I hope we never have to suffer through this again but it would be naive to think this is how it will play out. The ABC zealots are already attacking "those wealthy anti-housing people" as part of their election strategy. I personally feel this matter was tabled last week primarily so that its supporters and potential supporters could weather the November election and then ram it through afterwards without fear. The fact is that it remains a shabbily crafted attempt to rewrite all of Cambridge housing policy so that policy-makers don’t have to address the general issue of affordability of housing locally and regionally.

Unfinished Business #4. A communication transmitted from Louis A. DePasquale, City Manager, relative to the proposed Cannabis Business Permitting Ordinance. ON OR AFTER APR 22, 2019 THE QUESTION COMES ON PASSAGE TO BE ORDAINED

The Ordinance Committee hearing on this that was recessed in chaos will reconvene this Wednesday as they once again try to decide the winners in the "Who Wants to be a Millionnaire" sweepstakes.

Unfinished Business #8. That the City Manager is requested to instruct the License Commission and City Solicitor’s office to drop all charges against UpperWest and its owners, to reconsider UpperWest’s package store application, and to issue a public apology to UpperWest and its owners.

Councillor Zondervan may finally have his chance to express his undying love for some of the least likable people anywhere.

Unfinished Business #9. That the City Manager be and hereby is requested to obtain a legal opinion from the City Solicitor regarding the License Commission’s authority with regard to the issuance, denial, suspension or revocation of liquor licenses in the City of Cambridge.

Go ask Nancy. I think she’ll know.

Unfinished Business #10. A Zoning Petition has been received from Ben LoVemere regarding that the City Council ordain the Zoning language set forth relative the Alewife Quadrangle Northwest Overlay District.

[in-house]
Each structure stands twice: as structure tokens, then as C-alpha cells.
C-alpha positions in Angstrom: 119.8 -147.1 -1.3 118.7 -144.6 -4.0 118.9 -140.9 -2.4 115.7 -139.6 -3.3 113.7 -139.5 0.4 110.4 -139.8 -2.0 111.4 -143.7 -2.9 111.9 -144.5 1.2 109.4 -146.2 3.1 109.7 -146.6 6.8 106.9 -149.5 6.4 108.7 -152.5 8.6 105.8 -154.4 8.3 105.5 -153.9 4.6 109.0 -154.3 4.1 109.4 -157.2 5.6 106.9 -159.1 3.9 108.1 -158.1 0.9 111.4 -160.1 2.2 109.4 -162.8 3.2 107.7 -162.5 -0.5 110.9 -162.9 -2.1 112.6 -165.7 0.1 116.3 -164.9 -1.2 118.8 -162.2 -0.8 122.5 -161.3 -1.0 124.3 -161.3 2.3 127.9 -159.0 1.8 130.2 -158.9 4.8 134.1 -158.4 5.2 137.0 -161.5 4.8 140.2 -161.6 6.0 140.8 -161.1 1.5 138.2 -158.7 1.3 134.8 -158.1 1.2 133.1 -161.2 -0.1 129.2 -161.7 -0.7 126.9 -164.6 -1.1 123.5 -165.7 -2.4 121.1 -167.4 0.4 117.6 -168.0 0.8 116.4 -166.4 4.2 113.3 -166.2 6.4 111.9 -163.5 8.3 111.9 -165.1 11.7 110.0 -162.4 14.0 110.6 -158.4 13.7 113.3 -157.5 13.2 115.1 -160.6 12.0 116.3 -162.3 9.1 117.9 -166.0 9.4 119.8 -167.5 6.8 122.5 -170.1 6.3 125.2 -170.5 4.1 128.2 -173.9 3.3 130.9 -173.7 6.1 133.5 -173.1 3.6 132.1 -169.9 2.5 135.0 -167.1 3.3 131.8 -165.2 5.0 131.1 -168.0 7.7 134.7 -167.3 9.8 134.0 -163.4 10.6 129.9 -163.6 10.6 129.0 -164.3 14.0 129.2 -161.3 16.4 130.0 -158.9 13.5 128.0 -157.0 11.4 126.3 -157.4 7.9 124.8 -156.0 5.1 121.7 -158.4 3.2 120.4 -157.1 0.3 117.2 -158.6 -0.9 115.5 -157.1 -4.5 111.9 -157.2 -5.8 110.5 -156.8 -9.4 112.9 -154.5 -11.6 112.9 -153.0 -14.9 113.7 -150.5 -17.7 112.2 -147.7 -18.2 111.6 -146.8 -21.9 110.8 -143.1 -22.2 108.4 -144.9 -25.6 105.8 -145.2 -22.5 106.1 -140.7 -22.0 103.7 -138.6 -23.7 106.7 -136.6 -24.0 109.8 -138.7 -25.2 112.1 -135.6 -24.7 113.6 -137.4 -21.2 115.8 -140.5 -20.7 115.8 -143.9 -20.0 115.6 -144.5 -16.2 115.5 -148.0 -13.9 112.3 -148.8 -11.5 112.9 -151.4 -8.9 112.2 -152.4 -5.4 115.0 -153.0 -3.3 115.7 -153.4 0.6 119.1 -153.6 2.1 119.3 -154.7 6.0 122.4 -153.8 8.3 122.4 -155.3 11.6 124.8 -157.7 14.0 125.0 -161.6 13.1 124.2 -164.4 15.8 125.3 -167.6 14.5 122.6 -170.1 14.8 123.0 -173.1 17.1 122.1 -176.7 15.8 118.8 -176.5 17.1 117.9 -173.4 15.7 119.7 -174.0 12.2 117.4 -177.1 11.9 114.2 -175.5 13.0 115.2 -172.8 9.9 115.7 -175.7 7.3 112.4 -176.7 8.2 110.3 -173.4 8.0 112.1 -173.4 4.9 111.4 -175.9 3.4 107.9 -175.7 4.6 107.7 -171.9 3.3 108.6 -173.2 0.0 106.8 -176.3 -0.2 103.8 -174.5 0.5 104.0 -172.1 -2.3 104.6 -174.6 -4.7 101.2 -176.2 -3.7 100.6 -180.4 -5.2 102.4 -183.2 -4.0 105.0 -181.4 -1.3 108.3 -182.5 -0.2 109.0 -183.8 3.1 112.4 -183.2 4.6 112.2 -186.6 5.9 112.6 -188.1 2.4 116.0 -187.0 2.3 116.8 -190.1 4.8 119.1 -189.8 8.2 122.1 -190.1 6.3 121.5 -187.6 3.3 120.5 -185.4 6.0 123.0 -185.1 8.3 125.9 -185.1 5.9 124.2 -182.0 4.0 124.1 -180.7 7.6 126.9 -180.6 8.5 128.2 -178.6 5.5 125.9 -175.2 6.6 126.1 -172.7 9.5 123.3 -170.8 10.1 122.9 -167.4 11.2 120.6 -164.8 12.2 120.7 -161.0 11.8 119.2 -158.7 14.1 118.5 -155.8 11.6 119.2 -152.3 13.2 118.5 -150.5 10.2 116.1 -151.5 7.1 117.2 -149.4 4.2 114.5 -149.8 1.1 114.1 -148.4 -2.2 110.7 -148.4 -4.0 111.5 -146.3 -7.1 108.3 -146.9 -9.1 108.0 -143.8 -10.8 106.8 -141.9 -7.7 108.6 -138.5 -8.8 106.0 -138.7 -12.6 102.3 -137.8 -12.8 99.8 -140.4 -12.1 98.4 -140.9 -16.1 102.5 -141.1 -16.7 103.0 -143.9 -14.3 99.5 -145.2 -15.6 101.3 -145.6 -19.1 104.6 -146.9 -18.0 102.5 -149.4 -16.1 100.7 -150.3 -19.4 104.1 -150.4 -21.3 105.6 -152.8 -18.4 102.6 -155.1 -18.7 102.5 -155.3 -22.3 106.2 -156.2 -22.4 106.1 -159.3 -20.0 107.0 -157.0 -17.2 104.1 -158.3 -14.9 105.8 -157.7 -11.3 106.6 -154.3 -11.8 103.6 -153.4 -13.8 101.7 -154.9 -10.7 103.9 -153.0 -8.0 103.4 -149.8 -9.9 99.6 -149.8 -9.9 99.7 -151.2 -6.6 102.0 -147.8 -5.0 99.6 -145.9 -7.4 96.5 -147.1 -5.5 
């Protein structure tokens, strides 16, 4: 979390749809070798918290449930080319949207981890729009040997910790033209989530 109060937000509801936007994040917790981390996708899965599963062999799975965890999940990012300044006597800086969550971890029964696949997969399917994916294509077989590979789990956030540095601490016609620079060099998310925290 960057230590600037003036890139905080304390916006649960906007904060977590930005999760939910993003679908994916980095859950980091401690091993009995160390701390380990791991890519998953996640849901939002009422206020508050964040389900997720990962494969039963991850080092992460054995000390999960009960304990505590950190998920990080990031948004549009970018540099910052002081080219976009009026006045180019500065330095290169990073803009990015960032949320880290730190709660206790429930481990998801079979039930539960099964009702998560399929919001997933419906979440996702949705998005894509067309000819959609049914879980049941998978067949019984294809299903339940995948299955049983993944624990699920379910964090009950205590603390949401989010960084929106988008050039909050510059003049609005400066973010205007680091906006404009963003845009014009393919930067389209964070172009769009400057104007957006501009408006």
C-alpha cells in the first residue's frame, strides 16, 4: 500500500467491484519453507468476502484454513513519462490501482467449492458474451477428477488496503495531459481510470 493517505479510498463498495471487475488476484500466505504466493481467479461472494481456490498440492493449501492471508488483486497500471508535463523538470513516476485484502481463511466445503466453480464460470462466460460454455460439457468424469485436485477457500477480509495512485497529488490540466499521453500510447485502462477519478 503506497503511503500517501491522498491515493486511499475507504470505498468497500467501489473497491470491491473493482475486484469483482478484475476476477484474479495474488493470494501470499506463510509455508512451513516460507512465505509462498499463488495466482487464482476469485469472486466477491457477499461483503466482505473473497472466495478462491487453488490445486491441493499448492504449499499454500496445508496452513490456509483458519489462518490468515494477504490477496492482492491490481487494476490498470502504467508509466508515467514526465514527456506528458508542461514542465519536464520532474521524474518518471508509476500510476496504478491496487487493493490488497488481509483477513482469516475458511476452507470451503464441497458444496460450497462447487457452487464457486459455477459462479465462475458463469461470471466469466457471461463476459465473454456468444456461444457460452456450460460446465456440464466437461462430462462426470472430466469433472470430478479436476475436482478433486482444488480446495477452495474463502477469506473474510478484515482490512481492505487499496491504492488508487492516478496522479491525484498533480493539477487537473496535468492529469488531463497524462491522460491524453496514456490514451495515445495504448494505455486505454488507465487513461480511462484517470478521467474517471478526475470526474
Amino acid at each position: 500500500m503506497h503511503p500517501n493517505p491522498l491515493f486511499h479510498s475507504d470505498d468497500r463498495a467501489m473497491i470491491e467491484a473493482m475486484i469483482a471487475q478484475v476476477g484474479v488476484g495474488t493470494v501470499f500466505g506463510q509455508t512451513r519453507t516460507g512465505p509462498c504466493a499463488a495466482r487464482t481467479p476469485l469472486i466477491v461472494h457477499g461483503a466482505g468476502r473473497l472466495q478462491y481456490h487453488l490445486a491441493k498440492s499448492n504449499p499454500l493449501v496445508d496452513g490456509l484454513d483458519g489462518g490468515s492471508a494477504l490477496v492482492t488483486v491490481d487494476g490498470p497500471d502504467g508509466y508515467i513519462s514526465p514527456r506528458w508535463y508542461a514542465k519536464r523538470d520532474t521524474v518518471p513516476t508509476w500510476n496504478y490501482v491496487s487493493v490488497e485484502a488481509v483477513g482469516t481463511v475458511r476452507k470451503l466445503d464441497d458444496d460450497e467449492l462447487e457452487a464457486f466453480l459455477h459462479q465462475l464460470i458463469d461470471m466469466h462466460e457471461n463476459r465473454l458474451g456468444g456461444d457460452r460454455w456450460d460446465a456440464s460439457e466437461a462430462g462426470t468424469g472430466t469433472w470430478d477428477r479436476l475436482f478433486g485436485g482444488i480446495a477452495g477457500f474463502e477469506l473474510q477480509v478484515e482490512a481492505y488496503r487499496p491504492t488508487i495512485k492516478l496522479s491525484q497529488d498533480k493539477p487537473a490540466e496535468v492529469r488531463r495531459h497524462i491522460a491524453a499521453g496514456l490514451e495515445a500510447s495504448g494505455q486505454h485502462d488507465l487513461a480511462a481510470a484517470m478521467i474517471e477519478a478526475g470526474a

Unfinished Business #11. A communication transmitted from Louis A. DePasquale, City Manager, relative to a Planning Board report with no positive or negative recommendations on the Alexandria Grand Junction Overlay District Zoning Petition.

Unfinished Business #13. That the City Manager is requested to work with the Police Commissioner, the Cambridge Carnival Committee, and the community to organize an alternative event to take place in Cambridge on the Carnival’s rain date, that will allow vendors to sell their products and potentially recover at least some of the costs.

While I think this is a good idea, the fact that violence has followed this Carnival is not something that can be ignored, and I seriously doubt if the organizers will be compensating the City for the additional police presence.

Applications & Petitions #2. A petition was received from Christopher Schmidt, regarding Upgrade Cambridge Municipal Broadband Petition.

Show me the books. Many of us would welcome additional options for Internet and TV service, but my greatest fear is that whatever technology is used to build such a network could become obsolete the day after it’s put in place.

Order #7. That the City Council urge the MBTA to take whatever emergency measures are necessary to fast-track repairs to the elevators in the Central Square and Harvard Square MBTA stations, and to share these plans with the City Council in a timely manner.   Councillor Simmons

You can add to this the work on the new entrance to City Hall Annex at 344 Broadway. It seems that the new construction standard is to do a week of work, walk away for three weeks, then rinse and repeat. Modest scale construction projects shouldn’t take an eternity to complete. – Robert Winters

September 10, 2019

Cambridge InsideOut Episodes 415-416: Sept 10, 2019